Comparatives – The Art Gallery

Time: 60 minutes

Materials Required: A4 Paper (1 sheet per student)

Overview: A low-prep, enjoyable, short lesson for introducing or practising comparatives. Suitable for all ages – in my experience, teenagers have reacted particularly well to this lesson as they create their own material, they get to move around and the context for the language is clear.


Suggested Procedure:

1) Give each student one piece of paper and instruct them to write their first name on the bottom right side of the paper.

2) Tell the students they have four minutes to draw a picture. The picture must be of a house, and in that house there is a room. In that room there is a piece of art. Keep the instructions short and simple, and assure students that there is no right or wrong answer. I prepared the slide below to provide a simple visual prompt.


3) Take in the pictures – we will use these soon. Inform the students that their pictures will soon be hanging in an art gallery for everyone to see! Meanwhile, you (the teacher) are the editor of a local newspaper and you need a team of art critics to visit the gallery / exhibition and write about it. This role will come into play later when the students are writing about their classmates’ pictures.


4)  Language focus: Introduce adjectives to your students by eliciting that a ‘house’ is a noun, but a house can be big / small etc. Elicit more adjectives from the class, putting them on the board in lists. I prefer to organise them on a prepared board layout such as the blue/black parts below:

The red parts can be added later when focusing on how to compare two things using adjectives.

Do the same with rooms and pieces of art, noting students’ ideas on the board and eliciting other adjectives if they don’t think of ‘dark’, ‘spacious’, ’empty’, etc.

5) Drill and clap the pronunciation of the adjectives you have added, eliciting that the short adjectives have just one clap (or two if they finish with a consonant and ‘y’), and the long ones have multiple claps.

6) Introduce the concept of comparing one thing with another. As younger learners love to be involved, perhaps choose a taller and shorter student to the front and elicit these adjectives, but if we want to talk about them both in the same sentence, we are ‘comparing’ and thus need to ‘help’ the adjectives a little with some extra sounds. You can then bring add the red words from the board layout above and practise the pronunciation again by pointing at the adjective with the students echoing back the comparative form. Chant only short adjectives, then only long, then mix things up.

(Note: if you are working in a school where you have another member of staff / assistant at hand, you could ask them to take the students’ artwork and stick them on the wall of a corridor outside a classroom, or in any space with a couple of walls. If not, the work can be placed around a classroom, on tables, or anywhere visible during the next stage!)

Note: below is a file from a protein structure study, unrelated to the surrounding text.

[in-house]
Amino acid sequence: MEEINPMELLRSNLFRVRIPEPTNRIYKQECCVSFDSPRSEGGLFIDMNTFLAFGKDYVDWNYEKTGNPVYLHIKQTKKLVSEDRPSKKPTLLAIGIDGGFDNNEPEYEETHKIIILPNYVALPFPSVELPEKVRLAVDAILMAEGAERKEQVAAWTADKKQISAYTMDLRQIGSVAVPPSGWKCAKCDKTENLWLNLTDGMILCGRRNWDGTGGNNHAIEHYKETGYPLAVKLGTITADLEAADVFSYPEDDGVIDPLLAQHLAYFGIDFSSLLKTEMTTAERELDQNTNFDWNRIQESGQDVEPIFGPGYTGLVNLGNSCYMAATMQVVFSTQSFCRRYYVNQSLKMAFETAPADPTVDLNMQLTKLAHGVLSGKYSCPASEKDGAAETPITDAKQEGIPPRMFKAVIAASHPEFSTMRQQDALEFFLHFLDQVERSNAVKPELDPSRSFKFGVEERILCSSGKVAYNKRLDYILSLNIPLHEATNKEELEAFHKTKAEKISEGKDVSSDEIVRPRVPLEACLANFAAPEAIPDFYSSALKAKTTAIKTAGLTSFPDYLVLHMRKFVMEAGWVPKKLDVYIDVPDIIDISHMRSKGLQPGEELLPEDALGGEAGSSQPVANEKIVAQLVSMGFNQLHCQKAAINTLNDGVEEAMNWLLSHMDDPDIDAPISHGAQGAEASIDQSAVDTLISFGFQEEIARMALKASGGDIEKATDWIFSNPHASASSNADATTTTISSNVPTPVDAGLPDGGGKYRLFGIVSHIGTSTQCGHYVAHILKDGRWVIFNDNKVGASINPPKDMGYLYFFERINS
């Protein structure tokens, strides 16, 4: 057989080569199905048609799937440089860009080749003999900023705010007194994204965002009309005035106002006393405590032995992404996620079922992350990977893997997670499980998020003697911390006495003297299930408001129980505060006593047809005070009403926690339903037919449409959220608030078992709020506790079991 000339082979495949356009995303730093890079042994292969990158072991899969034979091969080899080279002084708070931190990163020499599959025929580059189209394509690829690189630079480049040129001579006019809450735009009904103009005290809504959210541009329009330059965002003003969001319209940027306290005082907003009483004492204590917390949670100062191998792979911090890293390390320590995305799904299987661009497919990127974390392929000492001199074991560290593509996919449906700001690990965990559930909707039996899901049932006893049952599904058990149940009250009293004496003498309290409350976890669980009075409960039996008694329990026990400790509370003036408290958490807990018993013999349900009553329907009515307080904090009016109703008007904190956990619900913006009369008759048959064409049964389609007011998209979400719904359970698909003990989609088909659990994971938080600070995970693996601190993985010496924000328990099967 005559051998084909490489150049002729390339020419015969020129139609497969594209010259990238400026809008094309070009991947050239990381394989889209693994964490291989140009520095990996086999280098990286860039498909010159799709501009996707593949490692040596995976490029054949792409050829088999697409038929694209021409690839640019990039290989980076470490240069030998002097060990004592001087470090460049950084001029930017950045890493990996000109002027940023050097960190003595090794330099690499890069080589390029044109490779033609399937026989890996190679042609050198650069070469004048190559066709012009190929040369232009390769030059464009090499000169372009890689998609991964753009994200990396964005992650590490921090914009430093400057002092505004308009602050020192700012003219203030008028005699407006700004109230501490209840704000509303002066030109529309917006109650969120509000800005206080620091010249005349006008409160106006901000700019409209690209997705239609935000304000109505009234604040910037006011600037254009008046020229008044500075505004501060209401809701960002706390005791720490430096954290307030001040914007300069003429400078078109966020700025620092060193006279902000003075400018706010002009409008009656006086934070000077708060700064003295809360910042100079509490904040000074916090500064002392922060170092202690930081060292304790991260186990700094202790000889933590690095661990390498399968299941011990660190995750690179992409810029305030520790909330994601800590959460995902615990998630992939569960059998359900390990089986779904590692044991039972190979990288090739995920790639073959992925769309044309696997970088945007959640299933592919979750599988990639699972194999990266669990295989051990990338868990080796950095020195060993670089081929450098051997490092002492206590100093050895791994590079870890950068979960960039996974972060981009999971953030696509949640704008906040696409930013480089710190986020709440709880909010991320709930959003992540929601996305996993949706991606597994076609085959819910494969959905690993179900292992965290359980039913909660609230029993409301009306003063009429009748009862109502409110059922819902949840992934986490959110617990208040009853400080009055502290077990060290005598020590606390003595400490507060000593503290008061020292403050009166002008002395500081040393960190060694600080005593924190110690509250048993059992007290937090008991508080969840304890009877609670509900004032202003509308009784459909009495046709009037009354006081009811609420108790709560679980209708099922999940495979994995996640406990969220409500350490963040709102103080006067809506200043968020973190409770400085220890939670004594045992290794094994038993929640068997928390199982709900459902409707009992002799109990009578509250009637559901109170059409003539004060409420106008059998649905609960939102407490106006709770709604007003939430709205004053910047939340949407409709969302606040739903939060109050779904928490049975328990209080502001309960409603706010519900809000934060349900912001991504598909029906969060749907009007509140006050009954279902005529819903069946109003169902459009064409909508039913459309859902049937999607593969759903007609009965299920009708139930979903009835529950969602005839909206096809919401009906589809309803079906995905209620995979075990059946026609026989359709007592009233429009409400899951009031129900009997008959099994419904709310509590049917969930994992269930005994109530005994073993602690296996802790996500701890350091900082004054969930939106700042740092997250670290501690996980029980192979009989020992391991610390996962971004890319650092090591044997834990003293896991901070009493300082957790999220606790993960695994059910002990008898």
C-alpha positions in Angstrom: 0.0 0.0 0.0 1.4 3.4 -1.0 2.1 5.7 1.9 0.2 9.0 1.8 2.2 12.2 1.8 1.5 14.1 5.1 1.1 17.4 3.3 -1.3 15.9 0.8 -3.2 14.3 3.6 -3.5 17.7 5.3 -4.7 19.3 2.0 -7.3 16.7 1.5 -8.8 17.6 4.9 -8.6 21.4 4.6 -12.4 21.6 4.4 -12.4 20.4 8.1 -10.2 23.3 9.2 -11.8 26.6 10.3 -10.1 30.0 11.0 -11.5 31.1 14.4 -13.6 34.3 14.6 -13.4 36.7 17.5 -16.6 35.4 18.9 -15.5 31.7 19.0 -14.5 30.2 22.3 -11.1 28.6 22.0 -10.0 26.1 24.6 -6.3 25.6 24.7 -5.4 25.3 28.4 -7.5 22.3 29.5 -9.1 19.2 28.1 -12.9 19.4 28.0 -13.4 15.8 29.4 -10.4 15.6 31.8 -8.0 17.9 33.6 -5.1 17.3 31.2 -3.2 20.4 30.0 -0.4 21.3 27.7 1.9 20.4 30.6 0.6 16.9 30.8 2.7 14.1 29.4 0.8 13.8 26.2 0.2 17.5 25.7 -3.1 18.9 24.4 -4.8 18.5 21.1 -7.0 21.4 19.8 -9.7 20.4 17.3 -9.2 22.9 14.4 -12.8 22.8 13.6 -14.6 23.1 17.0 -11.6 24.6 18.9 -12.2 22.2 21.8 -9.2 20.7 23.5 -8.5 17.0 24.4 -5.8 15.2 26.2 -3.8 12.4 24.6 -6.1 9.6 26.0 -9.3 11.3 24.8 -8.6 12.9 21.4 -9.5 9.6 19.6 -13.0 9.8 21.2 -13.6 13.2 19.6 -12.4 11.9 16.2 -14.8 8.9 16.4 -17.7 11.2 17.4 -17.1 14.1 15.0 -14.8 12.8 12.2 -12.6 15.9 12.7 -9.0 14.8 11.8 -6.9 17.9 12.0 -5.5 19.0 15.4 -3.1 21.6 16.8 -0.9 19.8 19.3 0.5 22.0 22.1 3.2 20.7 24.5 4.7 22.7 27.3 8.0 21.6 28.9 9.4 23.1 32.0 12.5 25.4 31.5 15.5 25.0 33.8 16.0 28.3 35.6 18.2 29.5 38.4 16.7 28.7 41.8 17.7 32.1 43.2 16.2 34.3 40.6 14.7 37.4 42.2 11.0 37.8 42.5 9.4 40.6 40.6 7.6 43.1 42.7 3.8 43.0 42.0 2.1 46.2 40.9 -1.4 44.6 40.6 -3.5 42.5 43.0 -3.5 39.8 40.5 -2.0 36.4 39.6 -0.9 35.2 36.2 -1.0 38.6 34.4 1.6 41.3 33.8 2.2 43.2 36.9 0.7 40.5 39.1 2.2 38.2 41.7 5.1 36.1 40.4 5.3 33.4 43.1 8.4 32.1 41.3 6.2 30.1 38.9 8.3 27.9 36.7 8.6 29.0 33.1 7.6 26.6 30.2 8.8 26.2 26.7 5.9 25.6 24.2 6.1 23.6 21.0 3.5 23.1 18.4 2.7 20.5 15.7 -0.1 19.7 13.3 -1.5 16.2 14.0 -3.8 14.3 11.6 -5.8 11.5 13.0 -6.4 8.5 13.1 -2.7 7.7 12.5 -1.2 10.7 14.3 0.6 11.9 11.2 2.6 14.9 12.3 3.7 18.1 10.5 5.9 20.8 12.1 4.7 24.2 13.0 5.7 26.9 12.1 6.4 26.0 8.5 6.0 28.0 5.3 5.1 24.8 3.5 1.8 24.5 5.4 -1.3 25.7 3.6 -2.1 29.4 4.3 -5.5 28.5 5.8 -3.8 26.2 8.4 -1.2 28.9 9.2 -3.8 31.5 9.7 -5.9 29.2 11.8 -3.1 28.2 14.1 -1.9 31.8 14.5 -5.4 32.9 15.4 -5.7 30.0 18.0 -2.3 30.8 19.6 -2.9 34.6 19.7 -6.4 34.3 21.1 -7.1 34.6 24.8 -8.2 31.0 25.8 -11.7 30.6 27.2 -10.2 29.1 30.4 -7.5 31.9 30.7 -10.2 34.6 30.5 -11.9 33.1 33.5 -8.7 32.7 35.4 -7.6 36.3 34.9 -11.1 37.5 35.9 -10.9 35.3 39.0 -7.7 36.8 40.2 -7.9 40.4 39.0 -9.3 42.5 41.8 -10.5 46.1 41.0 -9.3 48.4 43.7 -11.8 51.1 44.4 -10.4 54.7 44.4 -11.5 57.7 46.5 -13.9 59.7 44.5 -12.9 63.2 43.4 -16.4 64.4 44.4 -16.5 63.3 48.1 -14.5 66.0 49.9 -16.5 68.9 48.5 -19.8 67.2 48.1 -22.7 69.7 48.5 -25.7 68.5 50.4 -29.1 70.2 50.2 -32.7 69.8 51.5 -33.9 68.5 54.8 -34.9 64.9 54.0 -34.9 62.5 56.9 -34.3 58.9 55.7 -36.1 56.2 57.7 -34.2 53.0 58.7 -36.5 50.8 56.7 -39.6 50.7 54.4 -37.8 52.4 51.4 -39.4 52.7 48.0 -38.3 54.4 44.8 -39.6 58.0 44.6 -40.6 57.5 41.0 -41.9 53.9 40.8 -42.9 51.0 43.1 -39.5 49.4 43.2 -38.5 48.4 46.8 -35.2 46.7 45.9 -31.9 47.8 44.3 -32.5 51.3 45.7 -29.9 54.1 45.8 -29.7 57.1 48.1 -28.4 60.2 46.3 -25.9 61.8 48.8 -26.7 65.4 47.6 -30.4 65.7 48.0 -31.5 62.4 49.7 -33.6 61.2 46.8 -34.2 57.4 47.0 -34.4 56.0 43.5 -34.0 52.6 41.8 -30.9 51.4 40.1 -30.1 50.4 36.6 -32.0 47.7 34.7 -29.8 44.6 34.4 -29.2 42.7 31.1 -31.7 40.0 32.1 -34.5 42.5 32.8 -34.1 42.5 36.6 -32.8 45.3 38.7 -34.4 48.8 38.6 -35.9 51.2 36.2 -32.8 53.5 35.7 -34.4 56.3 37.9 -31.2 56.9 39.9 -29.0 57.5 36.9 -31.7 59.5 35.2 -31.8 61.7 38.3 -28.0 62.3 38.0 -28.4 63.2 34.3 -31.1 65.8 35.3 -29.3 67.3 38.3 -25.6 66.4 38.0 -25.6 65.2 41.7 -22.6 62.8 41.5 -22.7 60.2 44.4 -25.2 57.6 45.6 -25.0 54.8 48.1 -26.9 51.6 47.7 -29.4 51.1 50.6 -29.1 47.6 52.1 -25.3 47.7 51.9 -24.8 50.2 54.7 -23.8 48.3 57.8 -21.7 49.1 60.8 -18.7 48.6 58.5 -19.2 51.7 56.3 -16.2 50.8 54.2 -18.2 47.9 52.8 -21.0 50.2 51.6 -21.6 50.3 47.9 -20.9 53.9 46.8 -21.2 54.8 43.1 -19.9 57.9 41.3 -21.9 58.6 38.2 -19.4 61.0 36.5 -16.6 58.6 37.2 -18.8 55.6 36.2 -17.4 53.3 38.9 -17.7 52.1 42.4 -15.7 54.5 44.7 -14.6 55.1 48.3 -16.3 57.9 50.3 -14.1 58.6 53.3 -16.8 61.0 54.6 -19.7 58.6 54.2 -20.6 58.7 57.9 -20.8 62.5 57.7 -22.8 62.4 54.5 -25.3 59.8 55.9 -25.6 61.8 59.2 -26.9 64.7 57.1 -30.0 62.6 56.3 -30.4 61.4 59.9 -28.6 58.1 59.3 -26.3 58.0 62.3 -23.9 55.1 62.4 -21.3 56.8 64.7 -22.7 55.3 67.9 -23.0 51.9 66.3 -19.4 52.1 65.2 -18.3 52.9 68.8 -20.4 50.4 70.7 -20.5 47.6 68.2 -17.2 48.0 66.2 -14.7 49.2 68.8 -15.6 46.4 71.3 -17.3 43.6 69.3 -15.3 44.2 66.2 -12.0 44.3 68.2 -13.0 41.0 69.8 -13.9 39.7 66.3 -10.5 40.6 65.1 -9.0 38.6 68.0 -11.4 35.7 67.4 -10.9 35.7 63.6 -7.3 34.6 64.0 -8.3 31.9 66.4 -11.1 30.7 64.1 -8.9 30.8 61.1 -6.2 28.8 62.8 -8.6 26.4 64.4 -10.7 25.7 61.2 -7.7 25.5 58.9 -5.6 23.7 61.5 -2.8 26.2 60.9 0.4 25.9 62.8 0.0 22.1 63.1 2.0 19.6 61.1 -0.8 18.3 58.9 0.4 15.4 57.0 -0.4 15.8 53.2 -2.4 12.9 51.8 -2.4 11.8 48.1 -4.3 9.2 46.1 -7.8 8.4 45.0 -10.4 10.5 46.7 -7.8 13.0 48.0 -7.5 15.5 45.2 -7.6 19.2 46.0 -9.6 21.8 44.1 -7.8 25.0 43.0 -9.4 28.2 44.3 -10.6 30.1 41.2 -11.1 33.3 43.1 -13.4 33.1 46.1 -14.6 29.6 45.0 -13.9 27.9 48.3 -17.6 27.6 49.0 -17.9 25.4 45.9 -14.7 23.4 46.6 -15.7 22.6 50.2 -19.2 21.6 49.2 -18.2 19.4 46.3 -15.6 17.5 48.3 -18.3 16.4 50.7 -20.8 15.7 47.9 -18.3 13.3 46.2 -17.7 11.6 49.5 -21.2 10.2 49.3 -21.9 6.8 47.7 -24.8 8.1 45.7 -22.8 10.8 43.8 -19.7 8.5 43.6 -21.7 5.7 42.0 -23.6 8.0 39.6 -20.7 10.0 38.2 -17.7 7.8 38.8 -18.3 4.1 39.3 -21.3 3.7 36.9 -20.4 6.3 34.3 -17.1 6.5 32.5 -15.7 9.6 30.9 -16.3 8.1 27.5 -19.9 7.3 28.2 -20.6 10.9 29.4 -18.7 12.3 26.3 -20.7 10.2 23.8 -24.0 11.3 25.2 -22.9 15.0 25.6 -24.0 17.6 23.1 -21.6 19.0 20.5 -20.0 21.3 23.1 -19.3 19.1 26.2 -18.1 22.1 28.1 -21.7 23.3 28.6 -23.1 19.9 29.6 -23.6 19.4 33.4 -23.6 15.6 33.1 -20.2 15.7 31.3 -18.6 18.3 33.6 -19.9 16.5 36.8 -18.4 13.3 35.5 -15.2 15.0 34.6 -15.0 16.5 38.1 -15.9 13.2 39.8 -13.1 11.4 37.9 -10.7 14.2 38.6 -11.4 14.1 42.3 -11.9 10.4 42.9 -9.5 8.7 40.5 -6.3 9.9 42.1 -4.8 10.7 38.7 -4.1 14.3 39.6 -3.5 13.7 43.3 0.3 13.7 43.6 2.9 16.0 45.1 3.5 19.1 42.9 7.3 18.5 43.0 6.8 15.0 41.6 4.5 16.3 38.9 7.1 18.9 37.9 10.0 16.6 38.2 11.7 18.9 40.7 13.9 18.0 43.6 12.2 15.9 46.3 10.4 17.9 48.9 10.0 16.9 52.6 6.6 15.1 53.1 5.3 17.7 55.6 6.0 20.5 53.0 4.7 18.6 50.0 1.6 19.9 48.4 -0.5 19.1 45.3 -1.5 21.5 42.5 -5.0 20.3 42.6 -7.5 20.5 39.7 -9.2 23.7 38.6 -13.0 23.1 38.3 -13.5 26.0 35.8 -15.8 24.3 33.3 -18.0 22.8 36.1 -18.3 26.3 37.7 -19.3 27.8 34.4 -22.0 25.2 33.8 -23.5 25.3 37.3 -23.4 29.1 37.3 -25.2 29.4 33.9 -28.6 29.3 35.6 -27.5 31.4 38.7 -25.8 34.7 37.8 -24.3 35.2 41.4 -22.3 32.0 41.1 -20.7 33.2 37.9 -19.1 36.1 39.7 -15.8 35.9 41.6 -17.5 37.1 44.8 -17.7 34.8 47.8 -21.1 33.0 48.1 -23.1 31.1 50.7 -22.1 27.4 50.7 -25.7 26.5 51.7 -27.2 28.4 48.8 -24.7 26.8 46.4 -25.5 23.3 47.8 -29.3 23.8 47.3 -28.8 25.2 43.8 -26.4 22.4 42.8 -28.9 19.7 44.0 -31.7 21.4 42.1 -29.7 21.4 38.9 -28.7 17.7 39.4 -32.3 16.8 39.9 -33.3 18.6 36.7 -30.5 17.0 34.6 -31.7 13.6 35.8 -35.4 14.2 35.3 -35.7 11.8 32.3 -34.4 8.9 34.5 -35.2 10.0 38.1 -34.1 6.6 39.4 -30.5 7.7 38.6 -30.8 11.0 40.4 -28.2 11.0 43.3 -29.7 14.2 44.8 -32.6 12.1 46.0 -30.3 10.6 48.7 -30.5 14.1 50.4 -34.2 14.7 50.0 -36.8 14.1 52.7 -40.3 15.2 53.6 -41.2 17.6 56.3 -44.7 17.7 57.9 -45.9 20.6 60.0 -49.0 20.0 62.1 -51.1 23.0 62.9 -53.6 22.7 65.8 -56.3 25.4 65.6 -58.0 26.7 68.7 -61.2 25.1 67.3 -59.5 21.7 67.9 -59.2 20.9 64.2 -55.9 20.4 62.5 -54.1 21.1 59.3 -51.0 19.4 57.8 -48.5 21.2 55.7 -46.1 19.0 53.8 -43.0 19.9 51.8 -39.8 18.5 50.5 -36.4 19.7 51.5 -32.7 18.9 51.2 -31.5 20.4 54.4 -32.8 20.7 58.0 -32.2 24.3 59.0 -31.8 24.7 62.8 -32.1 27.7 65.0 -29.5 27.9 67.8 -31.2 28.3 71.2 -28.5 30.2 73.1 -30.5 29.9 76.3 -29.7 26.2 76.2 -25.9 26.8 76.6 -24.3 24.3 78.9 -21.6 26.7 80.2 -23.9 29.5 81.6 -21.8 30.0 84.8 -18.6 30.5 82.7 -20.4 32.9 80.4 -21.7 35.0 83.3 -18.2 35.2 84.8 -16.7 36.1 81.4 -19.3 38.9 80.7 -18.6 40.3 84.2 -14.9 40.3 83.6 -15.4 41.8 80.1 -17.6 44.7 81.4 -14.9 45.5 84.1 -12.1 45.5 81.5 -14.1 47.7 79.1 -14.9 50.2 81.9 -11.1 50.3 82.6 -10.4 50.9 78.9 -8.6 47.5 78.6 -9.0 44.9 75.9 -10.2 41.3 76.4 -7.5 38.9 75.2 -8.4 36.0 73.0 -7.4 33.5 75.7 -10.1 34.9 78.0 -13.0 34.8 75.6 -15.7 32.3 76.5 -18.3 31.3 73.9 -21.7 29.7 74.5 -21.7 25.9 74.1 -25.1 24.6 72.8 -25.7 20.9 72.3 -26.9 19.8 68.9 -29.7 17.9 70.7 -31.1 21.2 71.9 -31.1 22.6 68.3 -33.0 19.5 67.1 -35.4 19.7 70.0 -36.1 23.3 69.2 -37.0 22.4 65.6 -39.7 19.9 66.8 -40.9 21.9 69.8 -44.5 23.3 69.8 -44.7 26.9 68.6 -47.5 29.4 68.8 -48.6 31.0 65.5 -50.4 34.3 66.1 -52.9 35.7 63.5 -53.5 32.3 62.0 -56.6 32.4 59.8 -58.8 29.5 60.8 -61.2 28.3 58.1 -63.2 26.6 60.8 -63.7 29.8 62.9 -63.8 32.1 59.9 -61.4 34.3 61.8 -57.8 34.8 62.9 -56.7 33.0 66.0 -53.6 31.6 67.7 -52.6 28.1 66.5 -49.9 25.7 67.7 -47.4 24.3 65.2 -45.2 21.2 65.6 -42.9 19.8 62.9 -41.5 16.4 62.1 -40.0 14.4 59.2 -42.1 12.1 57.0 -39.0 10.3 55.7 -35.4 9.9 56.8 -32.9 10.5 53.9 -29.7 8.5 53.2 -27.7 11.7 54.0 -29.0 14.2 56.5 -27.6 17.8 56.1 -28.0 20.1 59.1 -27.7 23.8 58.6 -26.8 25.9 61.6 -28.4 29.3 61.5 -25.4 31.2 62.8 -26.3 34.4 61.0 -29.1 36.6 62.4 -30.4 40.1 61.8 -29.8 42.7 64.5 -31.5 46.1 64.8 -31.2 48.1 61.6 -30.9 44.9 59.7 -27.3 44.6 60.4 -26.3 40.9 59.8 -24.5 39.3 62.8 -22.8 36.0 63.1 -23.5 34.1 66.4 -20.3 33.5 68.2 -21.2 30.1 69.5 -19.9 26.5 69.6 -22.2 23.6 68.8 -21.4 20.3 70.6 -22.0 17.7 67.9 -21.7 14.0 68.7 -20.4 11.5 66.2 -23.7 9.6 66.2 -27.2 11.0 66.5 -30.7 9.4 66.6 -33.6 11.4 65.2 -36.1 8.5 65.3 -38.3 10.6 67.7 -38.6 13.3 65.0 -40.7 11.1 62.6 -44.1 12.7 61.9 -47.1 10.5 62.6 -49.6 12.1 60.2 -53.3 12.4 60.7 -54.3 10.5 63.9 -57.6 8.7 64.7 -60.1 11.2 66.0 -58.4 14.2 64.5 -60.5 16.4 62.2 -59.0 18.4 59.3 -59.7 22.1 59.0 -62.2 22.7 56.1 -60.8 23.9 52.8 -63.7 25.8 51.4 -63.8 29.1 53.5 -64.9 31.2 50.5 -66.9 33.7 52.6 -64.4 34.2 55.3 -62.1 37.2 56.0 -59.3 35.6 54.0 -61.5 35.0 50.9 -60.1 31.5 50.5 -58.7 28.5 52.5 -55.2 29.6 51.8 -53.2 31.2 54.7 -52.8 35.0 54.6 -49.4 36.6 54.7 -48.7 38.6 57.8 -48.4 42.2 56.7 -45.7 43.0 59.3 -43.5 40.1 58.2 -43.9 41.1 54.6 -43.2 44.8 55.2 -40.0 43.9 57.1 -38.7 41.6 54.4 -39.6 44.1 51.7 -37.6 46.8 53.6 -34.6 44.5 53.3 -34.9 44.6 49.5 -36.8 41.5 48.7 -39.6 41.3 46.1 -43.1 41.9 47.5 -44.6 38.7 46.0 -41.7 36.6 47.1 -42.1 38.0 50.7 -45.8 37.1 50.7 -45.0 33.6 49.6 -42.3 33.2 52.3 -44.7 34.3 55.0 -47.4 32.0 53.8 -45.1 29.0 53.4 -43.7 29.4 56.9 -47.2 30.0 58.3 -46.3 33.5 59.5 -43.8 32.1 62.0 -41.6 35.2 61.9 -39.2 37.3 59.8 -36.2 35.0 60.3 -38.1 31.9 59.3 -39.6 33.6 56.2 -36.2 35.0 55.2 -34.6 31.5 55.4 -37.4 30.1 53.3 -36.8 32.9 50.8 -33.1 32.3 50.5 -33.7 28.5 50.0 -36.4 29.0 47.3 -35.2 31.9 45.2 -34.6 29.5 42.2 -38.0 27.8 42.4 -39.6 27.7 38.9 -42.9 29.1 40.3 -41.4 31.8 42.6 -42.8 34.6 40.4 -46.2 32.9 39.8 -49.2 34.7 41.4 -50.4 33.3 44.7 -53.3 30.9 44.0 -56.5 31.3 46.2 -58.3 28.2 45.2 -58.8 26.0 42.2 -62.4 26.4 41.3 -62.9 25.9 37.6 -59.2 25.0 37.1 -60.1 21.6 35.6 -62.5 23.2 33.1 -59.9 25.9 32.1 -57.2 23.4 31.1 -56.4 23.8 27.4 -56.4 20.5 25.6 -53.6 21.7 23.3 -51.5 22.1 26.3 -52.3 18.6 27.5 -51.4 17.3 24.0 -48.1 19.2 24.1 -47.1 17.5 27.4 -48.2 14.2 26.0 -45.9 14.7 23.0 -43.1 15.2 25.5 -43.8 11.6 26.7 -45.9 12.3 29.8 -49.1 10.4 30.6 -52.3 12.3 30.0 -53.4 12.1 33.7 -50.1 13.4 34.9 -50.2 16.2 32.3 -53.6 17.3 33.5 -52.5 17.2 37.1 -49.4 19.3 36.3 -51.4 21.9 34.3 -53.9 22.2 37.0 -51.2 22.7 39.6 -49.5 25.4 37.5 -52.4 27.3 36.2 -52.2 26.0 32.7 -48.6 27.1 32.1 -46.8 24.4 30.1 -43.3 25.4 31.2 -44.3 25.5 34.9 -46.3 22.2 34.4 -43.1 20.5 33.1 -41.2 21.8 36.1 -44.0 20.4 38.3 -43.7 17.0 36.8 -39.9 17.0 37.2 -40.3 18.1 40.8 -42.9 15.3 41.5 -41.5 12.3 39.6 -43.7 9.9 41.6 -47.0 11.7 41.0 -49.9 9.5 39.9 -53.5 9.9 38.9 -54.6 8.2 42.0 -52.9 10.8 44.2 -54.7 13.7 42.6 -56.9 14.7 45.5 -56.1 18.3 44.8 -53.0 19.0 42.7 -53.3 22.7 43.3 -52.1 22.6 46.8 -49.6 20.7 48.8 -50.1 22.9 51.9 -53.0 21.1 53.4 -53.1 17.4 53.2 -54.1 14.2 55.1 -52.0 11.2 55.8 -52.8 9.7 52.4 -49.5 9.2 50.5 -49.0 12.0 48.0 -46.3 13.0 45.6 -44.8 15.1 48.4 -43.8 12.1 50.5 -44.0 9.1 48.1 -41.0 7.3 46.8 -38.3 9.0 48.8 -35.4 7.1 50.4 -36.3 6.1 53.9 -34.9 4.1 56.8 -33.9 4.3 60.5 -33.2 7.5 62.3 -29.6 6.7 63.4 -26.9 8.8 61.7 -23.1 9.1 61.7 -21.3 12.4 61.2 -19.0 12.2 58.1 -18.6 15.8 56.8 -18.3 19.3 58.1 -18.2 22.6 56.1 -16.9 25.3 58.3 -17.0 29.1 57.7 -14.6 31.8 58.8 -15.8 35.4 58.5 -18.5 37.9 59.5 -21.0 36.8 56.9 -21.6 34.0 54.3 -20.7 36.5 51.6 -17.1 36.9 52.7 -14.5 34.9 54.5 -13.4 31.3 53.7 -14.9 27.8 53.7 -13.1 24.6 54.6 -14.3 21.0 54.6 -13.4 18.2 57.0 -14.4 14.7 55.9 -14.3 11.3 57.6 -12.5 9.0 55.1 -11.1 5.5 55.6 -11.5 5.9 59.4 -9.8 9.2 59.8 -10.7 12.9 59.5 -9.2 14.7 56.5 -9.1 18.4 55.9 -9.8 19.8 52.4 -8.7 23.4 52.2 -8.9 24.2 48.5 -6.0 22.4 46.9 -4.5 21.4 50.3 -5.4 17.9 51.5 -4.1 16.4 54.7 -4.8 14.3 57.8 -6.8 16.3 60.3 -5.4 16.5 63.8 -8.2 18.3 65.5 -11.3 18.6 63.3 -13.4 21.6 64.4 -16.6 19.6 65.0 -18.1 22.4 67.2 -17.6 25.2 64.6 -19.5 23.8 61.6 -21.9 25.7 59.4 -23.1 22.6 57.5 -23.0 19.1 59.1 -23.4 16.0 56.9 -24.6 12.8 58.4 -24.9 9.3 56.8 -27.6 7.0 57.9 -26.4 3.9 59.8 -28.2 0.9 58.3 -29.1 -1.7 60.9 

7) Now it is time to go to the art gallery! Tell students that the newspaper has only paid for a very brief time in the gallery for their critics, therefore they will only have a few minutes to do their work. The students must now assume the role of an egotistical art critic, however, as they are going to be comparing all the work they see with their own.

Due to the lack of time, the students are going to browse the gallery and take BRIEF notes – writing only the name, object and adjective that they are comparing with their own picture. Exemplify this by doing it yourself a couple of times with a couple of the pictures.


8) Give the students 5 minutes to admire their classmates’ work and make at least five sets of notes!

9) Inform the students that you (their boss) want them now to write about the work they just saw for the newspaper. They should be using the notes they have made to write sentences comparing the pictures with their own using the following form:


Demonstrate by converting your example notes into a sentence with the help of the students, noting that the adjectives are in the comparative form and they should either use ‘-er’ or ‘more’ according to their length.

Monitor closely, especially if it is your students’ first time using this structure. Make sure the students pair check at the end, and even follow that up with a group check, ensuring their sentences make sense, following the simple comparative rules.

10) The final stage could be done a couple of ways, but I quite like presenting the scenario of an art TV show where artists come up to the front ‘under the spotlight’ with their picture, and students read out what they thought of this work. If students are quiet or haven’t written many sentences about that particular student, you could encourage spontaneity and elicit new ideas from students. When students read out their thoughts, you could act as a ‘funny host’, echoing the sentences back by saying ‘Oh, he thinks his house is bigger than yours!’

Alternatively, you could set up a mingle where the students find each other and tell each other what they think of their work and how it compares. You could teach some simple response phrases for agreeing and disagreeing so students can answer back if they think the sentences is true or false.

Optional Extension: Superlatives

If you wish to also cover superlatives, you could add it on to this lesson, offering the language and then instructing the students to award three prizes to the art they saw. The prizes could be ‘the most beautiful piece of art’, ‘the most fantastic house’, etc.


You could finish with a short awards ceremony, asking students to write their award sentences on the pictures around the room and seeing who has the most prizes at the end.

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